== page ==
“Silent Night, Holy Night,” is my favorite Christmas hymn, as I am sure it is for many.
The other night, as I was working into the night as we parents do at this time of the year doing my Christmas tasks, I was watching the History channel. Lo and behold, the history of the beloved song, “Stille Nacht! Heilige Nacht,” was airing.
I knew that I wouldn’t be going to bed for another hour, so I got myself a cup of hot cocoa, turned on the fireplace (with that good ol’ clicker magic these days), and nestled in to wrap presents and watch the show.
Close to 200 years ago, this song was heard for the first time in a village church in Oberndorf, Austria. A young priest, Joseph Muir wrote it as a poem. He traveled to his friend, musician Franz Gruber, to request that he write a melody with guitar accompaniment to be sung at midnight Mass. Thus it was.
Wow, would it not have been incredible to be a part of that listening audience when it was sung for the first time by these two men?
Two well-known families of singers, the Rainers and the Strassers heard it. They were so captivated by its words and tune that they built it into their Christmas singing traditions.
It was sung for King Frederick William IV of Prussia. He ordered his choir to sing it each Christmas Eve thereafter.
This beloved song has been brought to the US, as well, and has been translated into about 300 different languages around the world.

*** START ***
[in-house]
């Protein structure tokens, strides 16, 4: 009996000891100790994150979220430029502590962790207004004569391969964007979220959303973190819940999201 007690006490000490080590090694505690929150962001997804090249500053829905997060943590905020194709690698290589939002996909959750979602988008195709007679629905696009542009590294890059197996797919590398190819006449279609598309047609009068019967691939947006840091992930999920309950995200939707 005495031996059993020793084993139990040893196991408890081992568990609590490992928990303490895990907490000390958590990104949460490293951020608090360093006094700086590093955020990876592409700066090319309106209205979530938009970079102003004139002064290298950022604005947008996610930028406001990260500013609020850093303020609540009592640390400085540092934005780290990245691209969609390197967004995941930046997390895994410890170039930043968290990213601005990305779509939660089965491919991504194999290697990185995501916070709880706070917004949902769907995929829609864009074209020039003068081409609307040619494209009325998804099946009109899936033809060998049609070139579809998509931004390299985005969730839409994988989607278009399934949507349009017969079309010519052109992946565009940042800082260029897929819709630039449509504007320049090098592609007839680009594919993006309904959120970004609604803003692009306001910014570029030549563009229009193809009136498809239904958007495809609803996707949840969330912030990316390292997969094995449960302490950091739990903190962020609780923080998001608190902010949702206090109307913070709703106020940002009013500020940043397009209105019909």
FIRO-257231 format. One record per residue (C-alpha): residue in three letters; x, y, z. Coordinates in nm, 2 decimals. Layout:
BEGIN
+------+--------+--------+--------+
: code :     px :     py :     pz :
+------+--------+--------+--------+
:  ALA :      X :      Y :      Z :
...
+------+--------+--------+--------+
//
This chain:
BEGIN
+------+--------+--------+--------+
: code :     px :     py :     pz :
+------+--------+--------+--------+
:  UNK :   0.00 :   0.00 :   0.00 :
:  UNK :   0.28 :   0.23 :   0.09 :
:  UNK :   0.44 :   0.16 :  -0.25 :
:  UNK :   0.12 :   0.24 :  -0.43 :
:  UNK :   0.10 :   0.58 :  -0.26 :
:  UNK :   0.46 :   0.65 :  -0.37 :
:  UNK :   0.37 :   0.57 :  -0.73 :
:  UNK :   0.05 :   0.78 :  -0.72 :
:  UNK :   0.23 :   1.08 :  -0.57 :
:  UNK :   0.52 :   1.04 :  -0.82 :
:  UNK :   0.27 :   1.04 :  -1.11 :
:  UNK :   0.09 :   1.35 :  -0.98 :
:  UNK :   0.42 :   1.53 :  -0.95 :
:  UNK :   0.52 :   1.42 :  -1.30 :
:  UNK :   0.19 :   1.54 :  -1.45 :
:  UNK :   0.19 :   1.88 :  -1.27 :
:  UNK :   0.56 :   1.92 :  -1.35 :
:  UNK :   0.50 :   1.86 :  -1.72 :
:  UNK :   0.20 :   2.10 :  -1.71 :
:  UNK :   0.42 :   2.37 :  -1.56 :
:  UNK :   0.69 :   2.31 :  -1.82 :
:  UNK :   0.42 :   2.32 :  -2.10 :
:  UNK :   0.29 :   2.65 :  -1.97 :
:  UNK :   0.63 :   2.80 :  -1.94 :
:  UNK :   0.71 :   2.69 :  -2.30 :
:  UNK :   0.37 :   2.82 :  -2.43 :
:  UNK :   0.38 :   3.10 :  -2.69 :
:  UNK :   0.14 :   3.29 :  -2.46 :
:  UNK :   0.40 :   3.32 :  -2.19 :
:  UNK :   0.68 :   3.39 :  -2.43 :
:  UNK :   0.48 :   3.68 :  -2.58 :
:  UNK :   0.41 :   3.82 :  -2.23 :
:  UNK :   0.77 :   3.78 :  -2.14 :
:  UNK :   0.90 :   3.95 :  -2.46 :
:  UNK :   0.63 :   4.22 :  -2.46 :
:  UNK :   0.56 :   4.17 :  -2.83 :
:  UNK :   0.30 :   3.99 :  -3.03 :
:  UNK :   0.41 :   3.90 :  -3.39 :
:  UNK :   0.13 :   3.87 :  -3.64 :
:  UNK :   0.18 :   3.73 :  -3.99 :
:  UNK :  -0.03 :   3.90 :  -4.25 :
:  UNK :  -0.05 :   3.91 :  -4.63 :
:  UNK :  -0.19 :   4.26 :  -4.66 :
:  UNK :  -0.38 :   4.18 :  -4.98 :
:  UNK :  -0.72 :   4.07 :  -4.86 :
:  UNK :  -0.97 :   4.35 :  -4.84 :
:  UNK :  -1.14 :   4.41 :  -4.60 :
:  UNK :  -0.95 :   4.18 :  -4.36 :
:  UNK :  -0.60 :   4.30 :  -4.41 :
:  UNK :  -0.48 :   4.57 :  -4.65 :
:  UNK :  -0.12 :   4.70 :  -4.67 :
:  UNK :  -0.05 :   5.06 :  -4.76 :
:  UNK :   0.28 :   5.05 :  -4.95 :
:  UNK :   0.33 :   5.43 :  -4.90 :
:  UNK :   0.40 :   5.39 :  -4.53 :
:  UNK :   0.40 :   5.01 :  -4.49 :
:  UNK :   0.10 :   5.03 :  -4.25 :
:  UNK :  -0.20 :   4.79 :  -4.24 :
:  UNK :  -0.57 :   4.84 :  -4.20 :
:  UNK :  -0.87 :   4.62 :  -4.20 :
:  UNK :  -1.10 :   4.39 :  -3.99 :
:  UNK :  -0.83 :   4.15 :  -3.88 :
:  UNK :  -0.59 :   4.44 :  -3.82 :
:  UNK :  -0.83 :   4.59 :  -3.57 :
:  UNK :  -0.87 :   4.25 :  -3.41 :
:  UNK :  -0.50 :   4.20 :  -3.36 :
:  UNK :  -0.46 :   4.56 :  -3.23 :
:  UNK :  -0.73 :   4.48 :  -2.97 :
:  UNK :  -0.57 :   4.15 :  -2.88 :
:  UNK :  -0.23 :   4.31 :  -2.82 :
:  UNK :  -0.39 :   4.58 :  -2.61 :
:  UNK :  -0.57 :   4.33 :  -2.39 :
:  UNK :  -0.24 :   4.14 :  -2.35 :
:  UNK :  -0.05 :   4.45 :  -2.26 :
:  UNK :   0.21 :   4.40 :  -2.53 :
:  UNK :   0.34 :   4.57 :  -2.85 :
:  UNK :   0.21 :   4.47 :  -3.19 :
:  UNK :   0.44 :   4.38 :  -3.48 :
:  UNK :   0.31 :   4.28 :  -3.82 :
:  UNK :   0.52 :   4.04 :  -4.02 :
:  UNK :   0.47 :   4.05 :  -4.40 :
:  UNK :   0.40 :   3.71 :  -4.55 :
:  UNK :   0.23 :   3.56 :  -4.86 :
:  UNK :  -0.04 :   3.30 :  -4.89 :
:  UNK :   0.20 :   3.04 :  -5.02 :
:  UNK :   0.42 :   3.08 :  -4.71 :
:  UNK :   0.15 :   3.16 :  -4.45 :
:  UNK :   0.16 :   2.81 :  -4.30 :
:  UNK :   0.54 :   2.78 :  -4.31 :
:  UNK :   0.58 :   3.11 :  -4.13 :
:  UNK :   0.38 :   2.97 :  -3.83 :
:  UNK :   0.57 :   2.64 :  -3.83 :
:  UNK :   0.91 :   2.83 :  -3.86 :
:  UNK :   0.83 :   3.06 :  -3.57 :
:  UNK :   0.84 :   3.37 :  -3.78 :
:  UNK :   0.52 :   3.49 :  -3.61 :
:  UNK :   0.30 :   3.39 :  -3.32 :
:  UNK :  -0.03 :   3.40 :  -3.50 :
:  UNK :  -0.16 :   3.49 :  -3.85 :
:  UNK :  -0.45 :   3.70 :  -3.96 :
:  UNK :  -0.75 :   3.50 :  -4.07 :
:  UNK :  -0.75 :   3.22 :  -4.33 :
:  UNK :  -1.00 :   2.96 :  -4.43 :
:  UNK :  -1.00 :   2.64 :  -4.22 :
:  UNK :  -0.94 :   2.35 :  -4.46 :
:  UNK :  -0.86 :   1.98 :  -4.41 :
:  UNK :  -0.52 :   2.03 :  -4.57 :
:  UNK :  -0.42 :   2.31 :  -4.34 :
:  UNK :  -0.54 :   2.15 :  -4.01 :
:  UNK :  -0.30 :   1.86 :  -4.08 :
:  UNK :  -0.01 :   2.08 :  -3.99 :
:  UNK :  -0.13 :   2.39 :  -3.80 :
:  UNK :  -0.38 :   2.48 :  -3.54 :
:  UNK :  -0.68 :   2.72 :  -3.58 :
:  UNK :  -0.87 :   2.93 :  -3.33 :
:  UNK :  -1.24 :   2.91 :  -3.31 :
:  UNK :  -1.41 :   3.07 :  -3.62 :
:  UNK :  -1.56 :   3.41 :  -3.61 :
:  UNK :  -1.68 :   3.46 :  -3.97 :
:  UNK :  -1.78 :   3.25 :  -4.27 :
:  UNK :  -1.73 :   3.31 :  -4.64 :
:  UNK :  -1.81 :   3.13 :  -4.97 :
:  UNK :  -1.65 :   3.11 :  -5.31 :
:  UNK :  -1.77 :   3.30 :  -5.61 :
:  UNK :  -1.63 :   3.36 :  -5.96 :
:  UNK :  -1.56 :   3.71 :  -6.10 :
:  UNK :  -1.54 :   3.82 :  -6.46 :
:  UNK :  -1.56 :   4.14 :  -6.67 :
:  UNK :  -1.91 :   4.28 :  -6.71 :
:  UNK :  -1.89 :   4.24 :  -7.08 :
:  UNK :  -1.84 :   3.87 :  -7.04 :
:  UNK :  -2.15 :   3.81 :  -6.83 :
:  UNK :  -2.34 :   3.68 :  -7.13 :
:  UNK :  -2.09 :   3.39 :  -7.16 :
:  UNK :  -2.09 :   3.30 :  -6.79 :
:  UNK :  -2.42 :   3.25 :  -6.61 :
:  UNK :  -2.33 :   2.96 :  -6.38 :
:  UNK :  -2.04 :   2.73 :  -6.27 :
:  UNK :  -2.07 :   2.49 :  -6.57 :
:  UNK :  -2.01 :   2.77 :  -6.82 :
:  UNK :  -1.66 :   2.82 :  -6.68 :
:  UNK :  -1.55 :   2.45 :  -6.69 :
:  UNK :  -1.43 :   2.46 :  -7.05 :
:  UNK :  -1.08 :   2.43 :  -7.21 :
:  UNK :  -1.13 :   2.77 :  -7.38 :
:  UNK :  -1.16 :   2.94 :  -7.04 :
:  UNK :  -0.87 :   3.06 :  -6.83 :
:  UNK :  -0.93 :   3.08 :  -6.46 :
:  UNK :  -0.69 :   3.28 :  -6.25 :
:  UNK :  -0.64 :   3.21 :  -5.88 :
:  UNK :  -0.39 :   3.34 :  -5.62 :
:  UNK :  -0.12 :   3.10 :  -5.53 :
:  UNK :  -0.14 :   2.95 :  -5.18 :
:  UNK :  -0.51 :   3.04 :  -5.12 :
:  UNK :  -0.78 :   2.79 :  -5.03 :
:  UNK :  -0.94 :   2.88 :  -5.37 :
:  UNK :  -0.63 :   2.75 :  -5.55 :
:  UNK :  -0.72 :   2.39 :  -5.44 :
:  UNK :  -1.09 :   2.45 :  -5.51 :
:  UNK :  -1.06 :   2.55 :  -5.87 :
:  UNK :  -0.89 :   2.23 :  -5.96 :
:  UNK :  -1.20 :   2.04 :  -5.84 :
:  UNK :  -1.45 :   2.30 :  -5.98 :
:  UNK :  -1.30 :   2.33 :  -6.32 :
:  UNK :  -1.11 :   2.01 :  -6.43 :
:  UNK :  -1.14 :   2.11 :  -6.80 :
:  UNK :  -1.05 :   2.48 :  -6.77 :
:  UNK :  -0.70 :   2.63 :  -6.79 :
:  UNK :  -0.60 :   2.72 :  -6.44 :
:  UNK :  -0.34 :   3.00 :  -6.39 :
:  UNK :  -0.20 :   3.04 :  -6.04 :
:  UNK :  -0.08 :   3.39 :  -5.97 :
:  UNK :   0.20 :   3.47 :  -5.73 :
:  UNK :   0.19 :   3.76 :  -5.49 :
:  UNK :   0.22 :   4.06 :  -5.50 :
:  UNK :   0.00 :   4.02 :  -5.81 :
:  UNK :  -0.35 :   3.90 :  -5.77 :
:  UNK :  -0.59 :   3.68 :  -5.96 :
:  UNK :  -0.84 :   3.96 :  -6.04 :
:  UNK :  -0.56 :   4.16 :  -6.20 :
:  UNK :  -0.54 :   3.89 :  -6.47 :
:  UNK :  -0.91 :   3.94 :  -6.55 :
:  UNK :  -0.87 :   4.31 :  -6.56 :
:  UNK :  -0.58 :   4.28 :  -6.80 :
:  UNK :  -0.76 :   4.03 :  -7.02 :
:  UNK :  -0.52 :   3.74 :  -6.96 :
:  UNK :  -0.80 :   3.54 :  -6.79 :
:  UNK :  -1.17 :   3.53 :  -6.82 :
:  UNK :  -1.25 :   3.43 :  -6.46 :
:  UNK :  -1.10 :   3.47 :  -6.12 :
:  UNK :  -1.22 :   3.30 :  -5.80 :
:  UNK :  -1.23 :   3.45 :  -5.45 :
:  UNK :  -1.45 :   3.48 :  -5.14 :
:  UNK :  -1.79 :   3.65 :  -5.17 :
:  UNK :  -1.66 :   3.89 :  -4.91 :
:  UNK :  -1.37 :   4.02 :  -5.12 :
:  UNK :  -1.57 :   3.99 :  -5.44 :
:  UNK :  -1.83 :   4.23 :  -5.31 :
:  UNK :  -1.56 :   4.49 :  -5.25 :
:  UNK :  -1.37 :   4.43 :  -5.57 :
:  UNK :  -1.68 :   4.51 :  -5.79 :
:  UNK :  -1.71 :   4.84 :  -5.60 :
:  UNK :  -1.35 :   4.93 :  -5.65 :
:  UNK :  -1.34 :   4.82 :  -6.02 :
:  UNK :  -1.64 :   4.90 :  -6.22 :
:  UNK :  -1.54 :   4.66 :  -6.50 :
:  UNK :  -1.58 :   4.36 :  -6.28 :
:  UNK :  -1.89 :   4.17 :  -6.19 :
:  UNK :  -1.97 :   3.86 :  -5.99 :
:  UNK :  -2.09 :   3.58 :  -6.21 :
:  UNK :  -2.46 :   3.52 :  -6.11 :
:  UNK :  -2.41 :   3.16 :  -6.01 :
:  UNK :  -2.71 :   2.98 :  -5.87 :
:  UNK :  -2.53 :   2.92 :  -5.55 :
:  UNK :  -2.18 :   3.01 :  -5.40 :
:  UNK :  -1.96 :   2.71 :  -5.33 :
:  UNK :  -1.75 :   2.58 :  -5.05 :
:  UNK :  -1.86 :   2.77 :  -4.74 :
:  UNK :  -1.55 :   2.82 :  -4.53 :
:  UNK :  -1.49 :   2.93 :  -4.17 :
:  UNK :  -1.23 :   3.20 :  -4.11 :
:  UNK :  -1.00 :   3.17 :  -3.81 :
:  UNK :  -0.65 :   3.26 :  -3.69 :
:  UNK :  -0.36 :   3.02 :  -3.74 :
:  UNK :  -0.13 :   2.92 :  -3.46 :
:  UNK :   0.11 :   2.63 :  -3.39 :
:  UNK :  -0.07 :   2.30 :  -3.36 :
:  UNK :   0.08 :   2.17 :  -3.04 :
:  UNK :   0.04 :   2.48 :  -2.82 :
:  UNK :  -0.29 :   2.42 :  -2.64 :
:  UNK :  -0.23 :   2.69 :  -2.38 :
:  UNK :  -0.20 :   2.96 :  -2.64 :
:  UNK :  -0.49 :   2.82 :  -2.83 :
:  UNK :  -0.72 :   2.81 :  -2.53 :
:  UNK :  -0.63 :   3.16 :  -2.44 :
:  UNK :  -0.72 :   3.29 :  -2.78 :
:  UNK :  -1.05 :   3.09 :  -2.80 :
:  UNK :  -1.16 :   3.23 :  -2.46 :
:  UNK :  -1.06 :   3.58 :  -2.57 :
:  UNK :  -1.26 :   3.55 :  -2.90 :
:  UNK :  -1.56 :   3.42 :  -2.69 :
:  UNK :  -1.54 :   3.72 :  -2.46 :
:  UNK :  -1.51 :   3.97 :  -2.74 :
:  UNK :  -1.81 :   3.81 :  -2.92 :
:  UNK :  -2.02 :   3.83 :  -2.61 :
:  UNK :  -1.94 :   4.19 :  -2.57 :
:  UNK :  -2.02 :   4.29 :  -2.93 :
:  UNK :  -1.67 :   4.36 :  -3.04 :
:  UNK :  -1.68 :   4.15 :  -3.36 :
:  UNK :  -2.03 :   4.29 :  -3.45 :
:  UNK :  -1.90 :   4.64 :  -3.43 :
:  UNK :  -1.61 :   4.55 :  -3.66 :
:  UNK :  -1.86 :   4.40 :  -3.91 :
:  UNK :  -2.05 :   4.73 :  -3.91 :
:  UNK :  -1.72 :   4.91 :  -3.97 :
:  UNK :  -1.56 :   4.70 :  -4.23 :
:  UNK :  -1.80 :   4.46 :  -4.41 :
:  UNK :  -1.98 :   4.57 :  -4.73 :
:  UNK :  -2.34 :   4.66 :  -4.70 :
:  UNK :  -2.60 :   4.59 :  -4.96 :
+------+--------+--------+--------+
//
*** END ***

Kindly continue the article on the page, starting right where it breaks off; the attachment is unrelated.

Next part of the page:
Of course, one of the most famous stories of this song occurred in 1914, during World War I. The song was sung in French, English, and German by troops during the Christmas truce of 1914. It literally and figuratively stopped the war for a short while. It brought a unified peace.
If this song could bring peace, even for that short while on Christmas Eve among “enemies,” why is it not possible that families can put aside differences at least for one day or evening, call a truce, and enjoy a “Silent Night” of peace?
I know people who will not get together with certain family members over the holidays because of arguments and differences.
If troops who are fighting for their lives, for the lives of others, and for their country’s unity can call a truce for that special evening and experience peace for mankind, why can’t people whose disagreements seem trivial in comparison do the same?
Peace among families can start small. What a wonderful Christmas gift for the holiday, if families could take the day to be peaceful with each other, and possibly start a new year on the path of the renewed spirit of forgiveness and love. It can start with just one day of putting aside differences, and treating one another with dignity and respect as human beings.
This is my wish for families this holiday season that each family will experience some peace and tranquility, with a spirit of giving and hope.
May you all enjoy our gift of baby Jesus, which is about love and forgiveness.
As I sit in church and listen to “Silent Night,” I will think of the troops who did this so many years ago.